and Border Protection on a surveillance mission over the Pacific Ocean.
The Predator B drone — a civilian version of the Air Force’s advanced
Reaper aircraft, with a 66-foot wingspan — lacked enough battery power
to return to its base in Sierra Vista, Ariz. The pilots decided to ditch
the $12 million aircraft into international waters, about 20 miles
southwest of San Diego, according to FAA and Customs and Border
Protection officials.

 

The aircraft was one of 23 FAA-approved drones operated by civilian
agencies and universities that have crashed since November 2009,
according to previously undisclosed FAA records.

The FAA has granted certificates to dozens of federal departments,
law enforcement agencies and universities to fly civilian drones,
subject to restrictions on where and when they can operate.

 

Civilian agencies have reported 236 unsafe or abnormal incidents to
the FAA since 2009, the records show. The vast majority of incidents
involved drones flown by Customs and Border Protection, which has
accounted for more than three-quarters of all flight hours by
FAA-certified drones.

 

After the loss of the aircraft that crashed in January, Customs and
Border Protection now operates a fleet of nine unarmed Predator B’s from
bases in Arizona, Texas, Florida and North Dakota. The agency’s drone
surveillance program began in 2005 but got off to a ragged start. One
drone crashed 100 yards from a house in Nogales, Ariz., in April 2006,
prompting the National Transportation Safety Board to chide the agency
for “providing a minimal amount of operational oversight.”

 

NTSB records show that three Predator B’s belonging to Customs and
Border Protection have been involved in previously unpublicized hard
landings that damaged the aircraft. A spokesman for the border agency
declined to comment.

Civilian drones are vulnerable to another safety threat: hacking.

 

Drones rely on GPS signals to navigate and are controlled by pilots
or operators on the ground via a two-way radio transmission link.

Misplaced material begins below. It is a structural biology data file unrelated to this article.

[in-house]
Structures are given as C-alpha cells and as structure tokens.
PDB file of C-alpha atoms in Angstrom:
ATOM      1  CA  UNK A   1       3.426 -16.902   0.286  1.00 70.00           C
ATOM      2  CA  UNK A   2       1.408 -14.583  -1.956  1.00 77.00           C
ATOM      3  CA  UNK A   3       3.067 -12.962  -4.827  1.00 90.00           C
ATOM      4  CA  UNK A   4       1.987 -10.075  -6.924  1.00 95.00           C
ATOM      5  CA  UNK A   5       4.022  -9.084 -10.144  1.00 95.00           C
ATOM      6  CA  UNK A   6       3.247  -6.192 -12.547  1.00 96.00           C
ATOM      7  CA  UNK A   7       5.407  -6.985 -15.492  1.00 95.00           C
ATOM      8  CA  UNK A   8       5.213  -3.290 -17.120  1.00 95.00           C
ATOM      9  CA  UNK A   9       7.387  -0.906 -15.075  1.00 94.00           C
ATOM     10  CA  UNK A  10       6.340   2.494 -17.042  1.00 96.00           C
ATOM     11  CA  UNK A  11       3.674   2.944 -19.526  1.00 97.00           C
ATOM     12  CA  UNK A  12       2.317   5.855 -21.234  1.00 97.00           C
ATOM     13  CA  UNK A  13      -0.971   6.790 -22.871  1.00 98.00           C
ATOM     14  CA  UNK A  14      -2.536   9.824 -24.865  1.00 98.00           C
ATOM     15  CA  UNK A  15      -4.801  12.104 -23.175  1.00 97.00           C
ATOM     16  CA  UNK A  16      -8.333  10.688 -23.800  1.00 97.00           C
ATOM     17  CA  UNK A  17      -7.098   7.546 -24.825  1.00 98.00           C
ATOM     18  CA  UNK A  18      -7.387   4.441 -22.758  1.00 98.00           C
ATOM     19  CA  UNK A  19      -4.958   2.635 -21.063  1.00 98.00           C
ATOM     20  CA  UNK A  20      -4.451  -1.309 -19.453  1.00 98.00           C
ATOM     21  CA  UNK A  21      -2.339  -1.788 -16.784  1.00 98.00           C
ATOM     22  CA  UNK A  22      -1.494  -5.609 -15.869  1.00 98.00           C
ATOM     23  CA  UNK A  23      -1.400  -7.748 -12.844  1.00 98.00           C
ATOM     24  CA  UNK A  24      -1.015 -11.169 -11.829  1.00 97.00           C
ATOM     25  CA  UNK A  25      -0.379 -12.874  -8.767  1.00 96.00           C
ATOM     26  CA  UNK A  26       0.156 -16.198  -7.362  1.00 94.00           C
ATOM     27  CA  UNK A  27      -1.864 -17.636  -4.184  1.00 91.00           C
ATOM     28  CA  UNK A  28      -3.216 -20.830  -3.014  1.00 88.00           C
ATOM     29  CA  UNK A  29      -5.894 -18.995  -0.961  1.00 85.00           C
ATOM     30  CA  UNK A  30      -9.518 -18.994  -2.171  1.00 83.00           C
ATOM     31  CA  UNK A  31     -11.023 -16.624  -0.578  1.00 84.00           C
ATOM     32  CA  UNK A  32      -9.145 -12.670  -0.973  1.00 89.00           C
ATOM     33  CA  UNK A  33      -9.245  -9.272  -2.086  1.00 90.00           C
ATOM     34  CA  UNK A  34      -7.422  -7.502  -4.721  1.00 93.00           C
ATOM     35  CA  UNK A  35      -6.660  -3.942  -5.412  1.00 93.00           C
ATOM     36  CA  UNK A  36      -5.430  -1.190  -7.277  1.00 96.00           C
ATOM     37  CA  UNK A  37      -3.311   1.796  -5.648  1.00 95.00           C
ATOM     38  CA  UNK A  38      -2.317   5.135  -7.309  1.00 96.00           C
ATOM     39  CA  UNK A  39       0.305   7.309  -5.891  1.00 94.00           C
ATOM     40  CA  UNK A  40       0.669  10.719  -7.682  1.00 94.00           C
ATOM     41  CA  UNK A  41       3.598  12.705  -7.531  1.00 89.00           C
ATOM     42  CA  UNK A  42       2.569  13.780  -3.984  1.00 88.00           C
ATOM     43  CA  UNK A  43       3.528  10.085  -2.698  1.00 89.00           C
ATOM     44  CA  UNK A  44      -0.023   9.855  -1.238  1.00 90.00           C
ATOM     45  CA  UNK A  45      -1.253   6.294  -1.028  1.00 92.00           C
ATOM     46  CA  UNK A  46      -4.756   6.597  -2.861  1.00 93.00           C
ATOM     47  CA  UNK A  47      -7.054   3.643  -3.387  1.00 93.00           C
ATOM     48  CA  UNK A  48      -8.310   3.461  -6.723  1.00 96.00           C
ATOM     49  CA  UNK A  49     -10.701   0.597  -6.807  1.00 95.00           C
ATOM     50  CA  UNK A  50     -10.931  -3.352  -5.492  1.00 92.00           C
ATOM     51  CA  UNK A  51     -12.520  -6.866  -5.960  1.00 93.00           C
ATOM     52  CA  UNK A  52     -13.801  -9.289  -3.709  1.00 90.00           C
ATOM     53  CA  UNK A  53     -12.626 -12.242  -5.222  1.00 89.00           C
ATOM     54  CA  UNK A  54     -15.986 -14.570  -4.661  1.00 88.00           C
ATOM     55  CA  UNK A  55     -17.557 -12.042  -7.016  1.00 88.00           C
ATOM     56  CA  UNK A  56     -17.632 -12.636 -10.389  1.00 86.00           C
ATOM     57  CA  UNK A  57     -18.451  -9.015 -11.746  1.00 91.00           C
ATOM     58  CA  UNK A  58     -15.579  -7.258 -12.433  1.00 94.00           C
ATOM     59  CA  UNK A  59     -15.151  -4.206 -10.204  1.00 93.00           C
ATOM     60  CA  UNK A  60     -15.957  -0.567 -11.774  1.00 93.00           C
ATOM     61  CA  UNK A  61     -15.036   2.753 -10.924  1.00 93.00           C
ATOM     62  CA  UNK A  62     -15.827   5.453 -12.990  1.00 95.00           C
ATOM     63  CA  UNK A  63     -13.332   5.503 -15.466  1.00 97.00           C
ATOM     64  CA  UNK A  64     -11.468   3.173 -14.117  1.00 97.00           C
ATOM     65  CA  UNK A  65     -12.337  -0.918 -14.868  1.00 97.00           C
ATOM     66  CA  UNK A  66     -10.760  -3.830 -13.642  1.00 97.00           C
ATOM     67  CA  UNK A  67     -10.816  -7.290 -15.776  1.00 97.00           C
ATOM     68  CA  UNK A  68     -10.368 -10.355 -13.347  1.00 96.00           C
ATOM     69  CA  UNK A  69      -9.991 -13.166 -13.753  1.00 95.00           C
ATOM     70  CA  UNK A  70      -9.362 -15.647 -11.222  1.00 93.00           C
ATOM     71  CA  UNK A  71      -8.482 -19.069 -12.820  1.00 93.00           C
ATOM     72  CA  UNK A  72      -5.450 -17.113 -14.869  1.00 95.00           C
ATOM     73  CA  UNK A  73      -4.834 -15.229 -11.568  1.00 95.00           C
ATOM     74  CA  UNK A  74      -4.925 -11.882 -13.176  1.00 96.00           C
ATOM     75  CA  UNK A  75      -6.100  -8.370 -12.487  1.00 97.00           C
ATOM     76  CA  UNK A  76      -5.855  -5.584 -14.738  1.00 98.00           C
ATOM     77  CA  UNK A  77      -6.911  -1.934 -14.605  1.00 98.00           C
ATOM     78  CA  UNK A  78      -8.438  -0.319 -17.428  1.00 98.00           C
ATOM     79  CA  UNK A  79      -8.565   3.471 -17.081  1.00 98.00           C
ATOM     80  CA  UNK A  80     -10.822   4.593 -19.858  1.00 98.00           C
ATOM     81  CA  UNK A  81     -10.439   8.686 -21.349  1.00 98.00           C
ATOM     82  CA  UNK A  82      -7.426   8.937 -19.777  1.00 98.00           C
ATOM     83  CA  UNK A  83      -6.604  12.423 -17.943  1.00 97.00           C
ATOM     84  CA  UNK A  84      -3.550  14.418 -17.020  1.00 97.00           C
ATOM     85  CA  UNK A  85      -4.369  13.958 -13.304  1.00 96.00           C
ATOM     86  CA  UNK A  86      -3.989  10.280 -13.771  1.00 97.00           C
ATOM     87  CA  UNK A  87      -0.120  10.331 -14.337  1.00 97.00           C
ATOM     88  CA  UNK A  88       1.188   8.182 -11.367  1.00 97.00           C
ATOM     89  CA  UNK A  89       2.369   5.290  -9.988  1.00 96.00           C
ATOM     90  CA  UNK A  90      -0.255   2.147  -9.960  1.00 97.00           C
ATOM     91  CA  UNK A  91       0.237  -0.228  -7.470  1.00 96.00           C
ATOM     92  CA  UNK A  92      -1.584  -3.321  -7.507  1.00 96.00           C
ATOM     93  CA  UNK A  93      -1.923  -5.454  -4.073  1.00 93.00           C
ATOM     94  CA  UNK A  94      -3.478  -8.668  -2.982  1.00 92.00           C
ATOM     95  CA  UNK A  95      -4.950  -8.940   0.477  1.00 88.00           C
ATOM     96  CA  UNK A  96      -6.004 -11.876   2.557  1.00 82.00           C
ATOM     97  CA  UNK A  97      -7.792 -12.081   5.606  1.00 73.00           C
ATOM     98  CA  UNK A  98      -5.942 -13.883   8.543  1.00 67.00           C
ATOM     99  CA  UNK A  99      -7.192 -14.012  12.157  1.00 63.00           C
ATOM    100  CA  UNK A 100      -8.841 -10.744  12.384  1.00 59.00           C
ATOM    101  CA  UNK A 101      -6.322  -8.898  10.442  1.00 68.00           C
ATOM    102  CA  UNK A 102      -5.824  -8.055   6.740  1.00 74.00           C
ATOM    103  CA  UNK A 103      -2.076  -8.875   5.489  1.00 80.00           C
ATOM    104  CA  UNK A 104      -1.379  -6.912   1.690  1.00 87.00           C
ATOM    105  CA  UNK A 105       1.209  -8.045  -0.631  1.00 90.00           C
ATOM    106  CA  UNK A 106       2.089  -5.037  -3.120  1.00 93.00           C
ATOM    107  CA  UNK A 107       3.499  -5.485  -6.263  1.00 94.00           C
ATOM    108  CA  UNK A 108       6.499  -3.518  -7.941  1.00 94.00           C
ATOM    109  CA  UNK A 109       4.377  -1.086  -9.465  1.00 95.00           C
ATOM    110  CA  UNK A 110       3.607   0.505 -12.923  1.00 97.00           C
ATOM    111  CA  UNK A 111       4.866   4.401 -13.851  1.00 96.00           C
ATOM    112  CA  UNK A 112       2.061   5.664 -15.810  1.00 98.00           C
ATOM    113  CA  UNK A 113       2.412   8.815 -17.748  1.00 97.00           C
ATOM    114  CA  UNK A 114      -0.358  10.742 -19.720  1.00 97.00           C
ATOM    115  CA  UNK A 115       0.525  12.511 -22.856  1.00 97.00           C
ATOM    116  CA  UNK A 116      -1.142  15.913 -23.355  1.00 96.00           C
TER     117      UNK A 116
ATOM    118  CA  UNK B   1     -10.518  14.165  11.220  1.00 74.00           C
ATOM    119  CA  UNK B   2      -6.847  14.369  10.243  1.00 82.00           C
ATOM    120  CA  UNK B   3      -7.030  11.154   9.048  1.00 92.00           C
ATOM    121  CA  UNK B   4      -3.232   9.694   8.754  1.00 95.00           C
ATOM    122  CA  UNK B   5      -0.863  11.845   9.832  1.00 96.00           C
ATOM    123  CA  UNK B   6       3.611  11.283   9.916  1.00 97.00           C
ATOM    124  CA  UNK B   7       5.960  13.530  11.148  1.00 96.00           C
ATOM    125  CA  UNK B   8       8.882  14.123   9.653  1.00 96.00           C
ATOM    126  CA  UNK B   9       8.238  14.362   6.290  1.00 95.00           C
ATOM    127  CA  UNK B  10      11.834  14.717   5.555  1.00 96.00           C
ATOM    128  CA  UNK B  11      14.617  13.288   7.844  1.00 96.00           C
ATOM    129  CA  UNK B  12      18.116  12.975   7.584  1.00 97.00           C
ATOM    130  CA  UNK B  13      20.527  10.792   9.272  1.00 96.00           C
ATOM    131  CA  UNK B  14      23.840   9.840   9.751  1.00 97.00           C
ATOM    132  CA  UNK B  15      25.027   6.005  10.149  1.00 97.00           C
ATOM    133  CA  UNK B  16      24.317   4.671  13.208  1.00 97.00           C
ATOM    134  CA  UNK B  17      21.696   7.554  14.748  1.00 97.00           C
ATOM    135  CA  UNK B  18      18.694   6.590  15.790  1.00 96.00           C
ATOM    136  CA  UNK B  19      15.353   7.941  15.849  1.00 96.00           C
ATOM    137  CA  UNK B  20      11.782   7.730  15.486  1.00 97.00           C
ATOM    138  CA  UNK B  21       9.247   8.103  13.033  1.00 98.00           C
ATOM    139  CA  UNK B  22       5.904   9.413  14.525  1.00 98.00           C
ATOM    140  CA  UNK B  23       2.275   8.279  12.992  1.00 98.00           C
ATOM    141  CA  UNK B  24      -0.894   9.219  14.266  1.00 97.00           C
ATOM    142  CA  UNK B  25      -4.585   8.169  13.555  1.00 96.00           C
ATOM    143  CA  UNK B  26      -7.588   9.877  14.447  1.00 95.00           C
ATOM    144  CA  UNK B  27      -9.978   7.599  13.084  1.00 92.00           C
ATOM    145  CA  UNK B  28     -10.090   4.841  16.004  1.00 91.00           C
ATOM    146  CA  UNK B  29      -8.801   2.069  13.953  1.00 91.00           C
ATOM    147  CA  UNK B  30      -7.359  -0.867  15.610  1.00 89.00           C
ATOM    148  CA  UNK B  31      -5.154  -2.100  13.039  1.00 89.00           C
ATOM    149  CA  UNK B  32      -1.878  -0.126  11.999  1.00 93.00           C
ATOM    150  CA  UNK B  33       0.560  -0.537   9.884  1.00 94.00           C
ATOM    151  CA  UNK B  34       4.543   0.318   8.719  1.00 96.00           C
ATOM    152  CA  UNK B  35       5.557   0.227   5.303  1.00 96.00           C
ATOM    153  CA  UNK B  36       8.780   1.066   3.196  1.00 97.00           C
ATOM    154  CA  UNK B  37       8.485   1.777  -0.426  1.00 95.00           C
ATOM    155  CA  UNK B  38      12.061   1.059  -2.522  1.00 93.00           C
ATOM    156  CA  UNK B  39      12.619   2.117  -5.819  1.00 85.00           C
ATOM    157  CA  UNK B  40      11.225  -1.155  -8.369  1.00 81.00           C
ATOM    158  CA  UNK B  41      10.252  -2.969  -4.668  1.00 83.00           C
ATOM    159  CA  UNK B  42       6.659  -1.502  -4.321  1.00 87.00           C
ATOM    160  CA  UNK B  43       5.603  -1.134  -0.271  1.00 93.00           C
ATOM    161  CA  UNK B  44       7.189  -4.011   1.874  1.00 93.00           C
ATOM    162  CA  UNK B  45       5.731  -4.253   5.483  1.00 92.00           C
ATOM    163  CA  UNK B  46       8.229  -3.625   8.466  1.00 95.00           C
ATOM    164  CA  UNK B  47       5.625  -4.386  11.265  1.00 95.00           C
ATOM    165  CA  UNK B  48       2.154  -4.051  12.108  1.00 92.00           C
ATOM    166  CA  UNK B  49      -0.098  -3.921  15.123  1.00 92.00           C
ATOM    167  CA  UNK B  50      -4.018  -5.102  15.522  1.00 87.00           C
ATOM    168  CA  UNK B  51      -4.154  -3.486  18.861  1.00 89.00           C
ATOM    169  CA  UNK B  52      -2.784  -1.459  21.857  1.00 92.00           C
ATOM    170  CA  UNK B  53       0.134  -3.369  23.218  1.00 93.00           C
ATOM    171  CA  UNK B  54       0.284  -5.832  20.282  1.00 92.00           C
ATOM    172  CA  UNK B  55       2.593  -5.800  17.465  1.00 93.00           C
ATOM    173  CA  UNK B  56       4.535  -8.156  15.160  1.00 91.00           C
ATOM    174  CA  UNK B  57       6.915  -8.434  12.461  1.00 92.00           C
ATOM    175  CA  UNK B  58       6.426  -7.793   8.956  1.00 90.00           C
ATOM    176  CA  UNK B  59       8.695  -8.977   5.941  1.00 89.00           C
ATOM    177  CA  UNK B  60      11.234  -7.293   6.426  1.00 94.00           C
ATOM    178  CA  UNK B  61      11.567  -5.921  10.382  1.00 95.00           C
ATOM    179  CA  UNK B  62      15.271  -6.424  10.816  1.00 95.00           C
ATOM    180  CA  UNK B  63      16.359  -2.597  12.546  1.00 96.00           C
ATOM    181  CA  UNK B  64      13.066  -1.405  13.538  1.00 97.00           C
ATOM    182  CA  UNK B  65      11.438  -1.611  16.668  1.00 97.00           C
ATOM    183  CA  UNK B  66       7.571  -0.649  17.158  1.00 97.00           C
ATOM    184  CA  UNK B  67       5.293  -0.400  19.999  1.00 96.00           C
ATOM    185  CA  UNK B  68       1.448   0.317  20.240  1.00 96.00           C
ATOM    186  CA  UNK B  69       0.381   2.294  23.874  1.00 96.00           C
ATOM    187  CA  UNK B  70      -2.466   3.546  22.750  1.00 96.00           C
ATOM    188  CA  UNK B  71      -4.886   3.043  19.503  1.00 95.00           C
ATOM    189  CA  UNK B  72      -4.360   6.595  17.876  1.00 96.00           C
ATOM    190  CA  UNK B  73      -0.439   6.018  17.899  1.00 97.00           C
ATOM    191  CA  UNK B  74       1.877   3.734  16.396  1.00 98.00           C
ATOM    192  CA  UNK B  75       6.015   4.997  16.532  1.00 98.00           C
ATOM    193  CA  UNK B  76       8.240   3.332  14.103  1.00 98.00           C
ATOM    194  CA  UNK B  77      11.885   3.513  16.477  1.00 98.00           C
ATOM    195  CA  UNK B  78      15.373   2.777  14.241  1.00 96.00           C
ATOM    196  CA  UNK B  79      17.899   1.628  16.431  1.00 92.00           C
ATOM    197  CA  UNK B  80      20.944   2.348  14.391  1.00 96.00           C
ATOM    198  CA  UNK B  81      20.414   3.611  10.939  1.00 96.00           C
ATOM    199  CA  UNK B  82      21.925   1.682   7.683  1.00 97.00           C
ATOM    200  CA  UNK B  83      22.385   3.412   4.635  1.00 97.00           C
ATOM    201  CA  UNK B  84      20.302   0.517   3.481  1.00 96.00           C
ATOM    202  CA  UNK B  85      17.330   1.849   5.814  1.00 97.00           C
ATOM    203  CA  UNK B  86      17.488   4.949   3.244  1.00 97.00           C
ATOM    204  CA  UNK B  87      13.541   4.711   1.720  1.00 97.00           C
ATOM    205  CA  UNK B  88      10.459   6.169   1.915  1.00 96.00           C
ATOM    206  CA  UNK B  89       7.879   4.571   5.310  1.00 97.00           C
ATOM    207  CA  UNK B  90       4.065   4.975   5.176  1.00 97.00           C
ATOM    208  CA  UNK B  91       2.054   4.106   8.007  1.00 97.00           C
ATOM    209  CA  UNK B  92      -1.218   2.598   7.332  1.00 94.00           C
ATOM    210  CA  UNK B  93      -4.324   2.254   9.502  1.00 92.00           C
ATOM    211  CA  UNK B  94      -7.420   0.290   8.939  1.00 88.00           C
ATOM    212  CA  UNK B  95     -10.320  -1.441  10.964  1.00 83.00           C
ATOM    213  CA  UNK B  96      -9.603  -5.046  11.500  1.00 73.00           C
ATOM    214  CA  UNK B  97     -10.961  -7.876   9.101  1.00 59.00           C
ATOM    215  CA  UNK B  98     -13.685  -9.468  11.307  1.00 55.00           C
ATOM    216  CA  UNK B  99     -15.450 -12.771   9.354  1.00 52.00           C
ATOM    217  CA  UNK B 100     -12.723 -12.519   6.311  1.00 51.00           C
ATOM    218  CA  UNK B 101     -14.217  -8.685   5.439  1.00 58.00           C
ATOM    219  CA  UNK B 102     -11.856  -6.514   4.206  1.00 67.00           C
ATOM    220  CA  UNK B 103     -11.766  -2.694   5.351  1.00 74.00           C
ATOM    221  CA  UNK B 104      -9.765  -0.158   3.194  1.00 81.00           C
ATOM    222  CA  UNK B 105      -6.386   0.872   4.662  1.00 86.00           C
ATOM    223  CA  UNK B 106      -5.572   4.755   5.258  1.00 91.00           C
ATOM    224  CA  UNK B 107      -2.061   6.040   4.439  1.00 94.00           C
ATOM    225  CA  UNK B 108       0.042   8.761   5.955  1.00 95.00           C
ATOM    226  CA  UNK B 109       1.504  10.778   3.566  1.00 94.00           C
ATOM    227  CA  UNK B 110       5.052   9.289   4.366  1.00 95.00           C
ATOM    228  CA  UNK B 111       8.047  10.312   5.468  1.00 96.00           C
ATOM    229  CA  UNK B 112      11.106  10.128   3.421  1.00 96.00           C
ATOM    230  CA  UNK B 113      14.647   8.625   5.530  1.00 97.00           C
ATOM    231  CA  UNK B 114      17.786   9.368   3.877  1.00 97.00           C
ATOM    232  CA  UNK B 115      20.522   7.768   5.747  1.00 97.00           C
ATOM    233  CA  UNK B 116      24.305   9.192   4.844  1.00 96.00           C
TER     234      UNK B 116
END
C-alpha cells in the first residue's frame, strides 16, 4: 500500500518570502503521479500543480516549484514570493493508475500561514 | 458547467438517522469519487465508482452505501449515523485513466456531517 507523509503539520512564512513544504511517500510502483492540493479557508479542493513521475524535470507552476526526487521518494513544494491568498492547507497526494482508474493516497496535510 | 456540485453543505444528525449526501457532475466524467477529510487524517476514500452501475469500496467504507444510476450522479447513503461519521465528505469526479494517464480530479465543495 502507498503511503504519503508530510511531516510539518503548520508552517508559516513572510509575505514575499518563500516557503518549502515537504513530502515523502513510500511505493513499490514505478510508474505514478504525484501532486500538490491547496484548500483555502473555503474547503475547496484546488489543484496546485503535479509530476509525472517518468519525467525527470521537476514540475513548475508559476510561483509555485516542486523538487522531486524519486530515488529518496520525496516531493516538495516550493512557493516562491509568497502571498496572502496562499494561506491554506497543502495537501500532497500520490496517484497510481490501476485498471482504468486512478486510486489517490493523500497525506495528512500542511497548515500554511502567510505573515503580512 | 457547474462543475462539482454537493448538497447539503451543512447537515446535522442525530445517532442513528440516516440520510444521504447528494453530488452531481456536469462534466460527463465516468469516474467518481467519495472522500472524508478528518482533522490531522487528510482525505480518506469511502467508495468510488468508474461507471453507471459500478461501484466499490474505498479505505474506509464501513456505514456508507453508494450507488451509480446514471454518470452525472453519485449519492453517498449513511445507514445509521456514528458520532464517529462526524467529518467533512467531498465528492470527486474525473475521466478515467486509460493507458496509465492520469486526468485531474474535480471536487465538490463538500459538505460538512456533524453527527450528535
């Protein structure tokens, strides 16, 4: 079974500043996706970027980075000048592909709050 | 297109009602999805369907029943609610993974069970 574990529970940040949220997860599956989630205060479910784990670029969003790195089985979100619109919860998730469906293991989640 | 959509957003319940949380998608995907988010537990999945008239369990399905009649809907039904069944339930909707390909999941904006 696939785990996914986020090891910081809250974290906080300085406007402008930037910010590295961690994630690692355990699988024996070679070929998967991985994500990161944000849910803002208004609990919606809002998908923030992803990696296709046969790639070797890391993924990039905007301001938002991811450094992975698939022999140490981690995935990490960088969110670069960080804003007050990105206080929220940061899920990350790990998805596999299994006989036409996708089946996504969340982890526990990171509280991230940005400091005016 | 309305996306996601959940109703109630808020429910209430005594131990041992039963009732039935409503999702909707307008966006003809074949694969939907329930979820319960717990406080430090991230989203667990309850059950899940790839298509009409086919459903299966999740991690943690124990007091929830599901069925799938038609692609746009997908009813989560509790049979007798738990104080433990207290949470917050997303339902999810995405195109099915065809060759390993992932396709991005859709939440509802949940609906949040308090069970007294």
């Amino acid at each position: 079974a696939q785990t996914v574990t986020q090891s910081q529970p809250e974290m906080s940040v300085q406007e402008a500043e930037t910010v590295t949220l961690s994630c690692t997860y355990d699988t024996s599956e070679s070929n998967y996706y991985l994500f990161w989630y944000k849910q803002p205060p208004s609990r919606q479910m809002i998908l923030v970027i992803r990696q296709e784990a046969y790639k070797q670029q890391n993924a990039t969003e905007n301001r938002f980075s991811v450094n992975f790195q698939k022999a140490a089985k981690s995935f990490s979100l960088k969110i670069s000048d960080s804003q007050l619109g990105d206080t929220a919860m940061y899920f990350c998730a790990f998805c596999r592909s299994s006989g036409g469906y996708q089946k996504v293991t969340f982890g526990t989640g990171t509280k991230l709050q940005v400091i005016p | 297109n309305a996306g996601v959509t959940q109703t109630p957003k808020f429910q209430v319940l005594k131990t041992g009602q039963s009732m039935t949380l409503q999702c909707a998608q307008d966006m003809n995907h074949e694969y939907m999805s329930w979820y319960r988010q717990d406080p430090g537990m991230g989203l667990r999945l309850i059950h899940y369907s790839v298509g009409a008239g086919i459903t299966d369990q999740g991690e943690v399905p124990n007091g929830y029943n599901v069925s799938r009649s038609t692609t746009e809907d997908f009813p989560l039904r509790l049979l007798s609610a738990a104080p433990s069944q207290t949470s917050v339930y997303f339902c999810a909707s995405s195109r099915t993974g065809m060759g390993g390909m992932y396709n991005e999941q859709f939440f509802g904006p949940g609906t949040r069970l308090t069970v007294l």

The military protects the communications and navigation links it uses
to control drones with highly advanced encryption technology. Civilian
drones, however, generally rely on unencrypted satellite links and radio
transmissions that can be hacked, jammed or spoofed.

 

In June 2012, a University of Texas at Austin aerospace engineering
professor and a team of students gathered at the White Sands Missile
Range in New Mexico to perform a demonstration. Before the eyes of
officials from the Department of Homeland Security, the team of
academics used a hand-built device to stealthily seize control of, or
spoof, an $80,000 Hornet rotorcraft drone flying about a kilometer in
the distance.

 

The team transmitted false signals that fooled the drone into
thinking it was flying high when it fact it was

plummeting toward the
ground. The spoofers from Texas changed course at the last minute and
averted a crash.
Todd E. Humphreys, the professor who led the team, said spoofing a drone
is not simple. It took him and his students about three years to
perfect their technique. But he said rapid technology improvements are
making the task progressively easier.

 

In an interview, Humphreys said it would not be cheap or easy to
build defenses against hackers. If the FAA permits widespread commercial
drone traffic before effective solutions are in place, he predicted,
“the hackers will come out of the woodwork.”

 

The most pressing concern, he said, are the large Predator B drones
that federal Border Patrol agents fly along the long borders with Canada
and Mexico. Humphreys said he is skeptical that Homeland Security
officials have secured the navigation links well enough to thwart
hackers.

 

“They’ve never offered any evidence of that, and I don’t know how that can be true,” he said. “It’s a huge vulnerability.”